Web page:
Your children are asking a question that the strong majority of people ask sooner or later. Because, as you say, we assume that “everything comes from something,” it makes logical sense to assume that God came from something at some point in time. Our only answer is to express what the Bible tells us about Continued.
Have you ever thought about how many things you know and believe without having seen them? Take gravity for instance. No one has ever seen gravity, but I see evidence of it is all around. As a matter of fact, we depend on it for almost all of our everyday activities. Gravity holds our cars Continued.
How can God the Father, Son, and the Holy Spirit be together as one? When Jesus was baptized, God spoke from above and a dove came and perched on his shoulder. How did he do that?
The Bible tells us that there is one God and that there are three persons. How this can be we do not know and cannot explain. It is not a matter of mathematics or human logic, but a mystery. Remember that in the creeds we do not say, “We understand.” Instead we say, “We believe.” Continued.
What's the best way to explain the Triune God? I understand it's three separate entities in one unity, but just by what I said, am I saying it wrong? I want to make sure I'm correct before explaining it.
The Bible doesn’t use the terms that we use when talking about the Trinity in exactly the same way that we do. We learn from Scripture, however, that there is a certain respect in which God is absolutely, indivisibly one (Deuteronomy 4:35, Deuteronomy 6:4, 1 Corinthians 8:4, etc.), and that this one God is a Continued.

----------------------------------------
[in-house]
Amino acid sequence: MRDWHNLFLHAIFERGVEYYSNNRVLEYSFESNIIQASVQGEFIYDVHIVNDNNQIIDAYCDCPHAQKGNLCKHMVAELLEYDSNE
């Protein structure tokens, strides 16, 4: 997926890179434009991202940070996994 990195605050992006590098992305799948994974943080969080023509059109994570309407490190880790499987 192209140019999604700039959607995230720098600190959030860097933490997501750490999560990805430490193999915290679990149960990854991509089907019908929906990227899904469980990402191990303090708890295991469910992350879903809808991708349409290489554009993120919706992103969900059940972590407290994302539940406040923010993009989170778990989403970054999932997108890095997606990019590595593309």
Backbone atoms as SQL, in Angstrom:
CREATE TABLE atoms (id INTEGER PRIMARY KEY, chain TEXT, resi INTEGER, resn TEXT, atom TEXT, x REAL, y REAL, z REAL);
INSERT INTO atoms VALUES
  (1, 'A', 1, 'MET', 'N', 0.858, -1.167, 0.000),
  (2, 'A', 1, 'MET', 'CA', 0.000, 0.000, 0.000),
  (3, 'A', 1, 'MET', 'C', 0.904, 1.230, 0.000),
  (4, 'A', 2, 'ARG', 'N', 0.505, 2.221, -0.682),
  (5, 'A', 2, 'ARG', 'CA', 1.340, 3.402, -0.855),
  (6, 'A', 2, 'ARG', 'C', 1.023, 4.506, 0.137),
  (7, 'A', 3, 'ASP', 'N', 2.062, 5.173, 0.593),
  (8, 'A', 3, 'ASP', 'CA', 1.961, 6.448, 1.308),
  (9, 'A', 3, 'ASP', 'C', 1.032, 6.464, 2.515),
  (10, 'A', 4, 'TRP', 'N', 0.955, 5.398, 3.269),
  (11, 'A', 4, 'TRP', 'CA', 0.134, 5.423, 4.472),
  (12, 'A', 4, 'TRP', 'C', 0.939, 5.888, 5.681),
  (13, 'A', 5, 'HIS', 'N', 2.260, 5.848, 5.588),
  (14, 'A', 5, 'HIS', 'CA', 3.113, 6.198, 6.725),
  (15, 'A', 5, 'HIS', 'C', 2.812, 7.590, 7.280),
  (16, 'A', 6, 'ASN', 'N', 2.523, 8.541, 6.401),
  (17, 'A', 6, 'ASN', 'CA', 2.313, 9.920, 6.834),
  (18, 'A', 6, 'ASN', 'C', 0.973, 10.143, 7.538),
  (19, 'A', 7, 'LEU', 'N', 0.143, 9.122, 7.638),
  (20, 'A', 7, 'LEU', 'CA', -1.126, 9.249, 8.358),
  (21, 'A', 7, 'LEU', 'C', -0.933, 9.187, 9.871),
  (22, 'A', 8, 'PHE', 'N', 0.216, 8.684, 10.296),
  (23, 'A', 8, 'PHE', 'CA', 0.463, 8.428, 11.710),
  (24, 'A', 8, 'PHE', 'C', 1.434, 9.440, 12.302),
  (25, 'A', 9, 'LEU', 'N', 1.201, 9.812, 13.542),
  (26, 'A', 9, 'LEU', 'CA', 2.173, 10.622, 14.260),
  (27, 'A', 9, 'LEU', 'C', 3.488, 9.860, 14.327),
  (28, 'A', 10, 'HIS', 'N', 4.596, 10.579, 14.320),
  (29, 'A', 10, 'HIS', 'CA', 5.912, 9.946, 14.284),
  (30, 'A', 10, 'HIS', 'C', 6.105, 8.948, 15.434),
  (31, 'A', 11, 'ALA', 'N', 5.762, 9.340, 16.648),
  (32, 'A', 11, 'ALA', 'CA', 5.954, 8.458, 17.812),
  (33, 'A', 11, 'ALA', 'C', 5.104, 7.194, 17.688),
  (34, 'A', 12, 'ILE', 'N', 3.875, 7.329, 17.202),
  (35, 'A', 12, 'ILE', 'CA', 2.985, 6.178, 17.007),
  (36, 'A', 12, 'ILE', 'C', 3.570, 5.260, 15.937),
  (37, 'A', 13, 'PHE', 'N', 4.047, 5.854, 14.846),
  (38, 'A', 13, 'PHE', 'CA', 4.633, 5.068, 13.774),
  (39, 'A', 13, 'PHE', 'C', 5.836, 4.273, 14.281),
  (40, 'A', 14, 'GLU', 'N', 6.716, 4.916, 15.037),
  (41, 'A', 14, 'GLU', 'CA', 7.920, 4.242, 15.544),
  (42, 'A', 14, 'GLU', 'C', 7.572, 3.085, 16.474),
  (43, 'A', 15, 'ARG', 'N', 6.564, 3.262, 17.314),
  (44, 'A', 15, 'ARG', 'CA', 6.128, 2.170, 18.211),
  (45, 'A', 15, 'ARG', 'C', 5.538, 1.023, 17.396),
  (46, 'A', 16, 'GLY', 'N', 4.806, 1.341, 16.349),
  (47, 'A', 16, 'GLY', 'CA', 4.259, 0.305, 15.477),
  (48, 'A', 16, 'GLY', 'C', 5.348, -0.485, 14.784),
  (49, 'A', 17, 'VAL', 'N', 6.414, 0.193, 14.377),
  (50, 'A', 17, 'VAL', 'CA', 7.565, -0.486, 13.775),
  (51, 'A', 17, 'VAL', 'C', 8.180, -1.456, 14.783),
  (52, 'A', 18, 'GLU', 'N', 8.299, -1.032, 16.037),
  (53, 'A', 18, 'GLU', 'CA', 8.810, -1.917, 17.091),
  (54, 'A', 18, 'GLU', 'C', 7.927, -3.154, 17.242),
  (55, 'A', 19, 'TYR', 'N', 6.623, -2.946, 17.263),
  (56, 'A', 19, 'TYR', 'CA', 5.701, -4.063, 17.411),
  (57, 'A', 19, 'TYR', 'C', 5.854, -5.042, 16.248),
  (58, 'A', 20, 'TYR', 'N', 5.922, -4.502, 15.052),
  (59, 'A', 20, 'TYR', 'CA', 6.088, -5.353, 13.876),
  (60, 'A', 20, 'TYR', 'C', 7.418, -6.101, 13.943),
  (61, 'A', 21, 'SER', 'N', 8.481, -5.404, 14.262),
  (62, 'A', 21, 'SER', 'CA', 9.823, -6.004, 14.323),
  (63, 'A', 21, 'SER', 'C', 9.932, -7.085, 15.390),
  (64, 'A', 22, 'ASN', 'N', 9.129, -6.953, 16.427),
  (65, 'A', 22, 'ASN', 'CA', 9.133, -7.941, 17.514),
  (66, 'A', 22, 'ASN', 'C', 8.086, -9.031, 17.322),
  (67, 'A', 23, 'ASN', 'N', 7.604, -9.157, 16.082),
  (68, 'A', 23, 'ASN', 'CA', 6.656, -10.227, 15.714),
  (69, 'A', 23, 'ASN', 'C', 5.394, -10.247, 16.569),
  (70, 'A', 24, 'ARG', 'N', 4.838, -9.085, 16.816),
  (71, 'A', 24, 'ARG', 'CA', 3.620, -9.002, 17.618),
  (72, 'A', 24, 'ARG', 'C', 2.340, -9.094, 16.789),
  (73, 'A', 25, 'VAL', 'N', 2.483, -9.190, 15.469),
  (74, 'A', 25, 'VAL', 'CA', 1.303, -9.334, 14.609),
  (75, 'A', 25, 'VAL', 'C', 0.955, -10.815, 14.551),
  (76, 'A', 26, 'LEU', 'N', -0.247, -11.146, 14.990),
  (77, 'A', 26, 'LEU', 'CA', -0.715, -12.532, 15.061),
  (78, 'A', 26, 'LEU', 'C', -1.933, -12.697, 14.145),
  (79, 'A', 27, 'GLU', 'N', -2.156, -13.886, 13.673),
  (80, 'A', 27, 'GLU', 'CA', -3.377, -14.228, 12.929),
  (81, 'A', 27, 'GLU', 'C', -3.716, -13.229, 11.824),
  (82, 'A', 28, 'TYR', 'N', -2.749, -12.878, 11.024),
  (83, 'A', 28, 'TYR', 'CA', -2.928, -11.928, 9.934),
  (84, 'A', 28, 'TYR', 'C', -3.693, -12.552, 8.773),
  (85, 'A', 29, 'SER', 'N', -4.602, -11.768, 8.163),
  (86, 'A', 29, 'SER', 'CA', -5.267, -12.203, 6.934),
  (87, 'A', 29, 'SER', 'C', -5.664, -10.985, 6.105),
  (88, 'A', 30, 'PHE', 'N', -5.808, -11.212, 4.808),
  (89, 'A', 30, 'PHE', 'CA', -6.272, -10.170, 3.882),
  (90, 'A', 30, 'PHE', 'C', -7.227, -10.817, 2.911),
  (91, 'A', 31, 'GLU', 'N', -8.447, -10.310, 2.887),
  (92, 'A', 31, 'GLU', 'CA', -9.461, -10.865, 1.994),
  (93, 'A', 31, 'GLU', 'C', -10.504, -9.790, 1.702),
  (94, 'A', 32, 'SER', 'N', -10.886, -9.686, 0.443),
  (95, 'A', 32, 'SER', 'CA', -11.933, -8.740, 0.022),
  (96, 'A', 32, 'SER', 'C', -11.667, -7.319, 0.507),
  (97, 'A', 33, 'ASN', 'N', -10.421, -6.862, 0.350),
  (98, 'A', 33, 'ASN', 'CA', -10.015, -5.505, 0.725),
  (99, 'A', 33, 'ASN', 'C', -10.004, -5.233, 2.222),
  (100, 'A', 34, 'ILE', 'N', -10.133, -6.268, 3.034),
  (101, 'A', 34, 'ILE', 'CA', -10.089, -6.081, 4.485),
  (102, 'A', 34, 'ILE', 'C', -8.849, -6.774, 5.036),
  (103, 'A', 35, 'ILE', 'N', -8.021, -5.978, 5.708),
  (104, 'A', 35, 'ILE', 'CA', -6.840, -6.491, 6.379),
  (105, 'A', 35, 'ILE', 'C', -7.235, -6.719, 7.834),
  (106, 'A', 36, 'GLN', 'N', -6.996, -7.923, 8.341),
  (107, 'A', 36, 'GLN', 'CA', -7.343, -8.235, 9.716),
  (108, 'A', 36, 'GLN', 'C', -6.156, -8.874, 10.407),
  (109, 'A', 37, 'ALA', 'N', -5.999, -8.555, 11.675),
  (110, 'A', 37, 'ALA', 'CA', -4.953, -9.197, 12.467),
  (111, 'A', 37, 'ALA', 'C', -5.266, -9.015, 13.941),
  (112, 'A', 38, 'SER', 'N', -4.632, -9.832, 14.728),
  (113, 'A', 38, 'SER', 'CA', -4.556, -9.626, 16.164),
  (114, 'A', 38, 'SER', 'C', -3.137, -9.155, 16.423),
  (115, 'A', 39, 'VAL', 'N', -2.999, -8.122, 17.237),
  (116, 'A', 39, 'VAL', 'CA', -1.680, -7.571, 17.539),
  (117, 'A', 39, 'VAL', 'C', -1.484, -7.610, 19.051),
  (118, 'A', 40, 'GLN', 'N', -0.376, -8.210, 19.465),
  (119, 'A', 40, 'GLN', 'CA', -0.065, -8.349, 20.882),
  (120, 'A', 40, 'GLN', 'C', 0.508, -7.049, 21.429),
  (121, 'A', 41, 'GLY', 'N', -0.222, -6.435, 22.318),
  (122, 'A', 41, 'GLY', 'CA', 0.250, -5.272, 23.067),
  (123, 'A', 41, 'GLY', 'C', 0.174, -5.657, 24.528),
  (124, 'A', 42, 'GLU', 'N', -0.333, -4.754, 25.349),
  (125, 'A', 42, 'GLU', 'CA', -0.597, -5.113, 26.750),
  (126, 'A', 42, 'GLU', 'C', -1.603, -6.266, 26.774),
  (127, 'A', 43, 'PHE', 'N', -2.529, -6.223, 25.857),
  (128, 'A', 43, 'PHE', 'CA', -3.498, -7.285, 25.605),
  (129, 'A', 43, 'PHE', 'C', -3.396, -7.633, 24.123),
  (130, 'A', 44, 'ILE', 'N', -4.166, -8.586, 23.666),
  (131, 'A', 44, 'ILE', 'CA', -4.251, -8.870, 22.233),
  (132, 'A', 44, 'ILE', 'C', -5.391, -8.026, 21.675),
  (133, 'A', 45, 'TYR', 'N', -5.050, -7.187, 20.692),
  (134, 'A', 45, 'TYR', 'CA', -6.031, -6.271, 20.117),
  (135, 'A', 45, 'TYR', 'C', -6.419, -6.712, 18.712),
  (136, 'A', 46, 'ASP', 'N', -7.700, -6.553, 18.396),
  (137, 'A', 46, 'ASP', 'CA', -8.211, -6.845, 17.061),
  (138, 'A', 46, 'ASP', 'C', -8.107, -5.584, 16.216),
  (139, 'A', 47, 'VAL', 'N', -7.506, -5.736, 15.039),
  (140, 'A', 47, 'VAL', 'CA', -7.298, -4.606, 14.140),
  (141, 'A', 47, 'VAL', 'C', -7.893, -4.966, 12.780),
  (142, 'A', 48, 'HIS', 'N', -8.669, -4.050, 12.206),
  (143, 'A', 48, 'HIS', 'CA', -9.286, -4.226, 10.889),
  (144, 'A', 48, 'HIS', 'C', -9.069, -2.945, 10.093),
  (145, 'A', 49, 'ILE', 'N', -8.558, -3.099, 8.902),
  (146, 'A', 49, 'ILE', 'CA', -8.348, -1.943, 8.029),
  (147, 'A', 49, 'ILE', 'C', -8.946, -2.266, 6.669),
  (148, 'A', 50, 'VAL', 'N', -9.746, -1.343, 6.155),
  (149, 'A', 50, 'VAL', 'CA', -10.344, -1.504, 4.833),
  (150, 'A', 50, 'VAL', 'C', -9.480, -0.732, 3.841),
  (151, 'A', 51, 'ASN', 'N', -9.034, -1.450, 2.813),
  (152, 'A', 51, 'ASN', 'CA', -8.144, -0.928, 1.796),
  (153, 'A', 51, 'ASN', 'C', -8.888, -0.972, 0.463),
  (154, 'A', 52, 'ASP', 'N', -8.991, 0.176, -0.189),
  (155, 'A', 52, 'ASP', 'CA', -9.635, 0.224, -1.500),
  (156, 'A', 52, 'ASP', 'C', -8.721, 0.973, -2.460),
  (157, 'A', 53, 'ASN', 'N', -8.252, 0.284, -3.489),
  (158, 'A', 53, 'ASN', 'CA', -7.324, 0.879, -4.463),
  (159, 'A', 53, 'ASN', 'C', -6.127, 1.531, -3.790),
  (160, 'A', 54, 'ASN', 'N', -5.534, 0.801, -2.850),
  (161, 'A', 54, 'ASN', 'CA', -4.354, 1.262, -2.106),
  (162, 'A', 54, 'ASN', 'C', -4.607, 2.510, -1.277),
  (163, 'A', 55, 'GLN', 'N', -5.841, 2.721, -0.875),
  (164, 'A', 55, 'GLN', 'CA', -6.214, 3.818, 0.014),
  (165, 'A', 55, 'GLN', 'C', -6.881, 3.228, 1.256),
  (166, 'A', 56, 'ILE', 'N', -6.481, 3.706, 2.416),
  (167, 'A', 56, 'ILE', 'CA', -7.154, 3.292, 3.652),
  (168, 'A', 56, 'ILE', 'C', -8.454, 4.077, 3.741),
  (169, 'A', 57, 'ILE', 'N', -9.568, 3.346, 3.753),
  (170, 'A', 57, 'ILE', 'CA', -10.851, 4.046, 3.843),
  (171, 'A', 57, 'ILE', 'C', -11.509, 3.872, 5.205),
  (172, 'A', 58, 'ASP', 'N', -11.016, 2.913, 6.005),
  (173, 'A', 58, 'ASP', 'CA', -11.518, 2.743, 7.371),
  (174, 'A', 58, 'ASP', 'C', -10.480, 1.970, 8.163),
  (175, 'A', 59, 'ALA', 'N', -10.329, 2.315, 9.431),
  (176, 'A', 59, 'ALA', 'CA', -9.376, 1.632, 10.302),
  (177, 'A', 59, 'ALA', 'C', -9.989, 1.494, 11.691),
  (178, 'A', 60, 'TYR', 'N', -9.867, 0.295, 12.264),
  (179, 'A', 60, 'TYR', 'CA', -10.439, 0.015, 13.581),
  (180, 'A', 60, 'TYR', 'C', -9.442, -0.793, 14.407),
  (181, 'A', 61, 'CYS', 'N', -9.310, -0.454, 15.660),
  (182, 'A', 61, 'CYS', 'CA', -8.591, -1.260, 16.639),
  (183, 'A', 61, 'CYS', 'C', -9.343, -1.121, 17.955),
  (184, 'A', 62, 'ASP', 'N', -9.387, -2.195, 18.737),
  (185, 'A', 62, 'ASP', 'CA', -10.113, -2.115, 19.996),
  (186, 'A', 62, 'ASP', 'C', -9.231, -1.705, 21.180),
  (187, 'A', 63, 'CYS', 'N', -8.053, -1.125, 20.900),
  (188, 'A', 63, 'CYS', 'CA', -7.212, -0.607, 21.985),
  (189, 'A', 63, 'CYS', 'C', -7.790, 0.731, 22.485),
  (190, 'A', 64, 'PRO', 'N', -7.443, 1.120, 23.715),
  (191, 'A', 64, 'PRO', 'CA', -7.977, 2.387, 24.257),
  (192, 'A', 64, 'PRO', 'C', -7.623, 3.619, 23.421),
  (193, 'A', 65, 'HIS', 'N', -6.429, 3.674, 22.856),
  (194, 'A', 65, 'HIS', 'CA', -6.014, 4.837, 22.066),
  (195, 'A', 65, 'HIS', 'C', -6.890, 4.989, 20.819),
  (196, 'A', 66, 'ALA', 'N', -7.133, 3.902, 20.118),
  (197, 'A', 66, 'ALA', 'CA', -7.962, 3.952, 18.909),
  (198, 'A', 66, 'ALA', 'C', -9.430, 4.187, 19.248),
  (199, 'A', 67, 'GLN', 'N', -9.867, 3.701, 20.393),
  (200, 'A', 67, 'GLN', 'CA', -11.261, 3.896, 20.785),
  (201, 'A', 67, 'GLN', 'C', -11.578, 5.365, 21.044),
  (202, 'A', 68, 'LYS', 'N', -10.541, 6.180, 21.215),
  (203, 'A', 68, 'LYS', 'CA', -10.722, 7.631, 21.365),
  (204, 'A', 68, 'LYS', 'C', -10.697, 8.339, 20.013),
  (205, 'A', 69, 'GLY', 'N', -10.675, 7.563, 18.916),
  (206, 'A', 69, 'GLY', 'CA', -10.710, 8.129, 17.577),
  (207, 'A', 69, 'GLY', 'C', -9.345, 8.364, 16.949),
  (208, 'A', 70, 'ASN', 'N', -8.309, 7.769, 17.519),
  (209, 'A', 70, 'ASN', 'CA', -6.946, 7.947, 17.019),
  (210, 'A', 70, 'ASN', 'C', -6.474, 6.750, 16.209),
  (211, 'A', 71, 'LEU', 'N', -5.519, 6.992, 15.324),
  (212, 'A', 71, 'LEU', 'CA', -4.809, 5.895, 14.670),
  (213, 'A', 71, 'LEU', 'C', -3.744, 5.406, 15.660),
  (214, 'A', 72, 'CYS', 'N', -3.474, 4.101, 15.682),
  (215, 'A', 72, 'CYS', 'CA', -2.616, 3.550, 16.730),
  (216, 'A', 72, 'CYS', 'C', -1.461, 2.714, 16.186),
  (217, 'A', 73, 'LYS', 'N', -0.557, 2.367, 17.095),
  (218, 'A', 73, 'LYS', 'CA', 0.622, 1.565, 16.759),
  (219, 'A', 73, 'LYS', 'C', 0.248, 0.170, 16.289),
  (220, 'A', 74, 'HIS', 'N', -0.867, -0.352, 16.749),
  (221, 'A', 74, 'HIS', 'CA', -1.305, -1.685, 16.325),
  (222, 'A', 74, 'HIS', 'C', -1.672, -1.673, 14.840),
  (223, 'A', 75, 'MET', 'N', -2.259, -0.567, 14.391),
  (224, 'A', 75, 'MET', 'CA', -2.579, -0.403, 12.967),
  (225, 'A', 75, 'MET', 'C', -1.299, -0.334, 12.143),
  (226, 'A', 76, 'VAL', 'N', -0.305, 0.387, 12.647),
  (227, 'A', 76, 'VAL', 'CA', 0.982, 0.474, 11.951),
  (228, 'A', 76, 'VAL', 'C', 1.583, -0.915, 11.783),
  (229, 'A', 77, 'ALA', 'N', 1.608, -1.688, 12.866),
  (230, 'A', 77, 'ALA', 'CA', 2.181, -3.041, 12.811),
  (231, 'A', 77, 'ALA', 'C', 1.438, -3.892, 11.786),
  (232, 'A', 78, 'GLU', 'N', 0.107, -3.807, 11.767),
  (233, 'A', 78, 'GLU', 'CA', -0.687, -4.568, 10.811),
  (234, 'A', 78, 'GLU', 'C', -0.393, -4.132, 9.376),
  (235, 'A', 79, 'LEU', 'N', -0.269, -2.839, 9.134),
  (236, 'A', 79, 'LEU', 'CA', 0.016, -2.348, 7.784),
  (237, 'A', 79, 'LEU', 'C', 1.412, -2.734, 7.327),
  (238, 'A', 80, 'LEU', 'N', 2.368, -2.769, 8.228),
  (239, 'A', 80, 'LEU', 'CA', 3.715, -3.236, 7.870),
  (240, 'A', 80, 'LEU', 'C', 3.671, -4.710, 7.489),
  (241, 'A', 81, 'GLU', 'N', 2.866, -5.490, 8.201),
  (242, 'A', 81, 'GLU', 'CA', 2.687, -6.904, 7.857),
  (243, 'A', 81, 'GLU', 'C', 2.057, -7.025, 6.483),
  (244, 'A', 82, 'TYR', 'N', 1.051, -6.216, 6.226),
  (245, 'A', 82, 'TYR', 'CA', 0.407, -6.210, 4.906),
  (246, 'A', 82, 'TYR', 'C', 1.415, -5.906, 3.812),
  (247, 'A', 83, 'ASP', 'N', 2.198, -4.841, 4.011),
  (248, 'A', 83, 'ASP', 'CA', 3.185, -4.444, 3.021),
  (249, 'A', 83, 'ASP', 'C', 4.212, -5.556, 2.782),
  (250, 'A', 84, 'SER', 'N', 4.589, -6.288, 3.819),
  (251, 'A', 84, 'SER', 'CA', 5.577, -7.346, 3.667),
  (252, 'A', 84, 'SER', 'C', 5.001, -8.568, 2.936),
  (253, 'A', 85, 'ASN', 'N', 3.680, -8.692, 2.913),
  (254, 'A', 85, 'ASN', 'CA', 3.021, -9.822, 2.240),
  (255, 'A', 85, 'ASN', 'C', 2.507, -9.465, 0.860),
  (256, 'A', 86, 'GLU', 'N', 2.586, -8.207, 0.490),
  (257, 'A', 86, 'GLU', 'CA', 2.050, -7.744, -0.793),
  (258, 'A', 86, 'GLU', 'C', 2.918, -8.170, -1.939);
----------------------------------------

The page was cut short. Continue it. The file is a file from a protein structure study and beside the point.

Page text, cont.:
As true God along with God the Father and God the Son (Jesus Christ), the Holy Spirit participates in the divine works that the Father and Son also do. This would include giving and maintaining our physical lives (creation and providence work) and convicting us of our sin, guilt, and need for the Savior’s work Continued.
I know that Jesus died for my sins, but I'm worried that I don't actually have the Holy Spirit? How do I know? Can you suggest some Scripture passages that would give me comfort when I am unsure?
From the information you provided with your question, I take it that you not only “know” that Jesus died for your sins but that the Holy Spirit has led you to trust in Jesus Christ as your Savior. Knowledge of Jesus is one thing, but Spirit-worked faith is what brings into our lives all the Continued.
Hello! I believe that the Holy Spirit brings us to faith! It is not by our doing that we know God and have a relationship with him! But, I ask, why does coming to faith happen in different ways and at different ages? I know this sound like a minute question, but to me the answer would clear up a foggy understanding. For example, someone asked me if I was full of faith my whole life and did I always have a relationship with Christ. I thought about it and said my relationship with God grew immensely with Christ in college and that is when I remember really building a relationship with him. But, hasn't he been with me since birth? How come I did not always feel I had a relationship with him? Why don't others become aware of Christ until later in life? Doesn't God start a relationship with us since baptism? Please clarify! Thank you.
God does bring people to saving faith and employs them in his kingdom at different stages of life. Jesus’ parable of the workers in the vineyard (Matthew 20:1-16) illustrates that. That parable especially highlights the truth that Christians, no matter when in life they may have been called to faith, enjoy equally the blessings of Continued.